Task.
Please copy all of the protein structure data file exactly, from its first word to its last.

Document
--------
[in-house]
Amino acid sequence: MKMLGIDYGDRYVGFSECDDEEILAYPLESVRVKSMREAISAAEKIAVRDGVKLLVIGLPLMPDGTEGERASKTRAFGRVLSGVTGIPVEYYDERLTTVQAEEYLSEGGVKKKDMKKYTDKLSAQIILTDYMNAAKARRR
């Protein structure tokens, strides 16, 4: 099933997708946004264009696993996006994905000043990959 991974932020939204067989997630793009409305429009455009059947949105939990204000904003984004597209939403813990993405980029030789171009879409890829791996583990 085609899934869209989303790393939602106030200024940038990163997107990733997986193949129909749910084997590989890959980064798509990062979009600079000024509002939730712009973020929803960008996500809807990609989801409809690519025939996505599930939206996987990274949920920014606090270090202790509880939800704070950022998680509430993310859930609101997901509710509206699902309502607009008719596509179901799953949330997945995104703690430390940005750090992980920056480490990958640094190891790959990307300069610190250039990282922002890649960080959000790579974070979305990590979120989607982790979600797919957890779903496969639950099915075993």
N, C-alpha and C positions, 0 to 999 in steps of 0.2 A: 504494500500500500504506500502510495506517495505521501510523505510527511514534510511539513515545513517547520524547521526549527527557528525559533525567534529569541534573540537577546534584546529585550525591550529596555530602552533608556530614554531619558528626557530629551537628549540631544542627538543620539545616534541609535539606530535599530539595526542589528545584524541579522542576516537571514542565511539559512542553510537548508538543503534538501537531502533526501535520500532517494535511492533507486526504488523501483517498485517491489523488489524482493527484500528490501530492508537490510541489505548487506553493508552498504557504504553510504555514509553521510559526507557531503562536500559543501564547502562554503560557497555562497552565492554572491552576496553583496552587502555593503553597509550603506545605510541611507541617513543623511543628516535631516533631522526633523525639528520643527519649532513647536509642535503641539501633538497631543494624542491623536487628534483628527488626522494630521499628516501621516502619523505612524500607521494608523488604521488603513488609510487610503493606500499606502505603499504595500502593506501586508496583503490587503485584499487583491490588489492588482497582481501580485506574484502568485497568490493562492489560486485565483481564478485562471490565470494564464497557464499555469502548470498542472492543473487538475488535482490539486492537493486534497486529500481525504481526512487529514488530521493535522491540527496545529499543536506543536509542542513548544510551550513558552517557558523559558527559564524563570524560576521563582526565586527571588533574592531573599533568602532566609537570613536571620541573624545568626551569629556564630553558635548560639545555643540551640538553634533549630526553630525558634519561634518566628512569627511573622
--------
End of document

[in-house]
Amino acid sequence: MKMLGIDYGDRYVGFSECDDEEILAYPLESVRVKSMREAISAAEKIAVRDGVKLLVIGLPLMPDGTEGERASKTRAFGRVLSGVTGIPVEYYDERLTTVQAEEYLSEGGVKKKDMKKYTDKLSAQIILTDYMNAAKARRR
């Protein structure tokens, strides 16, 4: 099933997708946004264009696993996006994905000043990959 991974932020939204067989997630793009409305429009455009059947949105939990204000904003984004597209939403813990993405980029030789171009879409890829791996583990 085609899934869209989303790393939602106030200024940038990163997107990733997986193949129909749910084997590989890959980064798509990062979009600079000024509002939730712009973020929803960008996500809807990609989801409809690519025939996505599930939206996987990274949920920014606090270090202790509880939800704070950022998680509430993310859930609101997901509710509206699902309502607009008719596509179901799953949330997945995104703690430390940005750090992980920056480490990958640094190891790959990307300069610190250039990282922002890649960080959000790579974070979305990590979120989607982790979600797919957890779903496969639950099915075993």
N, C-alpha and C positions, 0 to 999 in steps of 0.2 A: 504494500500500500504506500502510495506517495505521501510523505510527511514534510511539513515545513517547520524547521526549527527557528525559533525567534529569541534573540537577546534584546529585550525591550529596555530602552533608556530614554531619558528626557530629551537628549540631544542627538543620539545616534541609535539606530535599530539595526542589528545584524541579522542576516537571514542565511539559512542553510537548508538543503534538501537531502533526501535520500532517494535511492533507486526504488523501483517498485517491489523488489524482493527484500528490501530492508537490510541489505548487506553493508552498504557504504553510504555514509553521510559526507557531503562536500559543501564547502562554503560557497555562497552565492554572491552576496553583496552587502555593503553597509550603506545605510541611507541617513543623511543628516535631516533631522526633523525639528520643527519649532513647536509642535503641539501633538497631543494624542491623536487628534483628527488626522494630521499628516501621516502619523505612524500607521494608523488604521488603513488609510487610503493606500499606502505603499504595500502593506501586508496583503490587503485584499487583491490588489492588482497582481501580485506574484502568485497568490493562492489560486485565483481564478485562471490565470494564464497557464499555469502548470498542472492543473487538475488535482490539486492537493486534497486529500481525504481526512487529514488530521493535522491540527496545529499543536506543536509542542513548544510551550513558552517557558523559558527559564524563570524560576521563582526565586527571588533574592531573599533568602532566609537570613536571620541573624545568626551569629556564630553558635548560639545555643540551640538553634533549630526553630525558634519561634518566628512569627511573622